• Our program is individualized. We don’t cater to the masses. We focus on you and your individual experiences. We want you to pass the bar exam, so your tutoring program is tailored to your specific needs and weaknesses. No tutoring program should be “one size fits all.”
  • Our students are our biggest supporters. We have dozens of testimonial videos from our students who will tell you that they are attorneys because they got AmeriBar bar exam tutoring.
  • We care about you. Everyone at AmeriBar wants you to pass the bar exam. That is why we want you to call or email us if you are experiencing any pitfalls in your study process. We are here to help you.

Tutoring Benefits

  • You will learn how to maximize your points on each section of the exam. Our tutors know what the bar examiners are looking for on the exam, and they will teach you how to maximize your points on the test.
  • Get the benefit of our online lectures. These are no additional cost to our tutoring students. They will help you learn how to study more effectively and efficiently, how to write an essay, among many other valuable test taking strategies and techniques.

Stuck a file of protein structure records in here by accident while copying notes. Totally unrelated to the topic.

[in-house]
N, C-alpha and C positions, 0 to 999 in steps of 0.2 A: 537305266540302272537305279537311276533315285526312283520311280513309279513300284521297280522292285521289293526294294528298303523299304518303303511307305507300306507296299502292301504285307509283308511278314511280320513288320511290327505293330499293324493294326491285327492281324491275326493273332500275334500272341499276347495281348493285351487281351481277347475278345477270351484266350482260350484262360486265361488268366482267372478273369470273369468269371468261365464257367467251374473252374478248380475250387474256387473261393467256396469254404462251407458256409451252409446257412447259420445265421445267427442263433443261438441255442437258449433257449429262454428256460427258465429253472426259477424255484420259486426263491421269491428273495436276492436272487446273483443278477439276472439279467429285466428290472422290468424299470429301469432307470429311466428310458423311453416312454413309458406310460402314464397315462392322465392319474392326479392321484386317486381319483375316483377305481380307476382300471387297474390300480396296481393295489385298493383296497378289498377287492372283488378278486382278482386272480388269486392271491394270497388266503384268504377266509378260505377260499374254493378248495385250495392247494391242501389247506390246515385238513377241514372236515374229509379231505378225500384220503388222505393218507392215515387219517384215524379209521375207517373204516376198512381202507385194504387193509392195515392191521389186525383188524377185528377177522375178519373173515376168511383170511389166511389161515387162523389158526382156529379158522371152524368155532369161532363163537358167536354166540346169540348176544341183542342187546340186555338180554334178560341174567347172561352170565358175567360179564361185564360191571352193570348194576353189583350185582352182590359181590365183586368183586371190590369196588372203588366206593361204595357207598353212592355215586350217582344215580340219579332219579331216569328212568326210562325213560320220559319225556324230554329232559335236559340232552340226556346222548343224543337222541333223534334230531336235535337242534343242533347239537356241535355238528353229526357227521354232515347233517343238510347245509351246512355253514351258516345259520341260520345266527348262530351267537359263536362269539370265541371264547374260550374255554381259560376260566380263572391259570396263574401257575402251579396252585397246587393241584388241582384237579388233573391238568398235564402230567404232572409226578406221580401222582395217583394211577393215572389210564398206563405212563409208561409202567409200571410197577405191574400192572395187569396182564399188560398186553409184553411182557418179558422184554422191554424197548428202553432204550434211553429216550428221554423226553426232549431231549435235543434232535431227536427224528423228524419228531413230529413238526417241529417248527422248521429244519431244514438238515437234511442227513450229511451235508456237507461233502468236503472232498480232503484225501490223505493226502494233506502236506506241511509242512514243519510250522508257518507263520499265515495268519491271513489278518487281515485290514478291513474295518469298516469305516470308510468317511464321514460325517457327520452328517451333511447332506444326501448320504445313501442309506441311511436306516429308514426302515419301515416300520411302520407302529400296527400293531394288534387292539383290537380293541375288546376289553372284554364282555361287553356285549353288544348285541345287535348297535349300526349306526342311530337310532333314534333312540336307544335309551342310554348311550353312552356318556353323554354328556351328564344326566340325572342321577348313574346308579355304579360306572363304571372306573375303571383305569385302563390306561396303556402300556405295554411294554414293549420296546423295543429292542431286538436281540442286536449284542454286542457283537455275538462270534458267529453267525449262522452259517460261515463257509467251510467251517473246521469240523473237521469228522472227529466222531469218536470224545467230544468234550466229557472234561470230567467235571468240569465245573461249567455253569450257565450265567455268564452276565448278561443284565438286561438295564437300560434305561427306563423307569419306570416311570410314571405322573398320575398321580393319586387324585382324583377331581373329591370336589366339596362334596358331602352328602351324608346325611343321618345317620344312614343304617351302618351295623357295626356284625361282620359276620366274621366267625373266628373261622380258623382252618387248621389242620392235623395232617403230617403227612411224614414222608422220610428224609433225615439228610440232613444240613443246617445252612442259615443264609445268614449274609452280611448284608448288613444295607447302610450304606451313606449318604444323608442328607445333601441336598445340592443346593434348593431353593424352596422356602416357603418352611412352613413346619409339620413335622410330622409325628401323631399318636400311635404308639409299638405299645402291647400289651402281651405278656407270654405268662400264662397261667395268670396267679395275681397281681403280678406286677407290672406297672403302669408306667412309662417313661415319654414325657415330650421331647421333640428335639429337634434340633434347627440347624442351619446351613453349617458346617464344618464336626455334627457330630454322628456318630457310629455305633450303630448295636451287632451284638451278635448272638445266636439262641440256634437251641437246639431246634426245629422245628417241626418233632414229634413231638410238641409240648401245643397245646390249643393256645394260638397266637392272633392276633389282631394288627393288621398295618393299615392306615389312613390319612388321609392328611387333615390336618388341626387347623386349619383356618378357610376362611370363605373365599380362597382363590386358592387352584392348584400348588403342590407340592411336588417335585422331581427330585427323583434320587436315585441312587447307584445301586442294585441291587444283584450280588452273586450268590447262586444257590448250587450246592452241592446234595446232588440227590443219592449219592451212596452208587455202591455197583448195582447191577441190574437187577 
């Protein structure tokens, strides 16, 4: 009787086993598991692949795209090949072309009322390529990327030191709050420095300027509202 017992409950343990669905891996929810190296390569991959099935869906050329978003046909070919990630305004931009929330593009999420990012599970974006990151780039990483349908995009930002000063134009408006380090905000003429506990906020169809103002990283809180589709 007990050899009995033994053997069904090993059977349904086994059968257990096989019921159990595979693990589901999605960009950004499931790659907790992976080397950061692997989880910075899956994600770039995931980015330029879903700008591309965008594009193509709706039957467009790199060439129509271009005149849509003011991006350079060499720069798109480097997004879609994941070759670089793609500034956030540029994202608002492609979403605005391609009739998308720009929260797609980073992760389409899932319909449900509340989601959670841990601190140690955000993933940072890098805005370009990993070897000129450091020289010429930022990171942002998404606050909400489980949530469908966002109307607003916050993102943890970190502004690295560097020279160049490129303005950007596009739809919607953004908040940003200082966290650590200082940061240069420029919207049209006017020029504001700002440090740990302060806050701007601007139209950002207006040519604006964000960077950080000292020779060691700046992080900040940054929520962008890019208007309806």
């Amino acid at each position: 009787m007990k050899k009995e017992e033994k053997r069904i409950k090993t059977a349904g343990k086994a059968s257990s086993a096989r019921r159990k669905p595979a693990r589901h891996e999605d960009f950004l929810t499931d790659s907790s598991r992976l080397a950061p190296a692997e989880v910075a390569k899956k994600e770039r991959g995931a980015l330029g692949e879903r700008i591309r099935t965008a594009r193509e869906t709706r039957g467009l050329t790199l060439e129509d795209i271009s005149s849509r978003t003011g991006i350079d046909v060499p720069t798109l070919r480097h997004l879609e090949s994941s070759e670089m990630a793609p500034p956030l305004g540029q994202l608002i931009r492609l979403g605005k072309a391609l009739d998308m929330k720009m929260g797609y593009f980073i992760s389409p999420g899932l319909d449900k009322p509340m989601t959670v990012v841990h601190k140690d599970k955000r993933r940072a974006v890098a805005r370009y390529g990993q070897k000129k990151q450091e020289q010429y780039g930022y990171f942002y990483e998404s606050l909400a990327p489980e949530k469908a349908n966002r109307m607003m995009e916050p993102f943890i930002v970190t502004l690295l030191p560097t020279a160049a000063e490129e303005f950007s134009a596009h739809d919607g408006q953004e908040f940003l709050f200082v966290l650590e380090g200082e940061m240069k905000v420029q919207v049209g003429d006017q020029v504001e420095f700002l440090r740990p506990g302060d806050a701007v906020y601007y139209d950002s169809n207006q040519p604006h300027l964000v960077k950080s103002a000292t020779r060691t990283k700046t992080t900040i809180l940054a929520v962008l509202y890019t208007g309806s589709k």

• Get the benefit of our online questions. There are over 2400 MBE questions and hundreds of MPT and essay questions available.
  • The biggest benefit of all: passing the bar exam!
For more information about our tutoring pricing, please give us a call at 800-529-2651 or send us an email to support@ameribar.com.

Can You Work and Study for the Bar?

Working and Studying


Law school graduation is just around the corner for some of you lucky 3Ls. In the days surrounding your law school graduation, you will feel pretty good about yourself. You just emerged on the other end of the law school vortex shiny, vibrant, and successful.  After that euphoria wears off, two things will weigh on your mind. The first being the behemoth that is the bar exam, and the second being money. The idea of student loan debt trickling in is worse than the plot of a bad horror film, but some people have to work while preparing for the bar. Bills and everyday life don’t stop for the bar exam.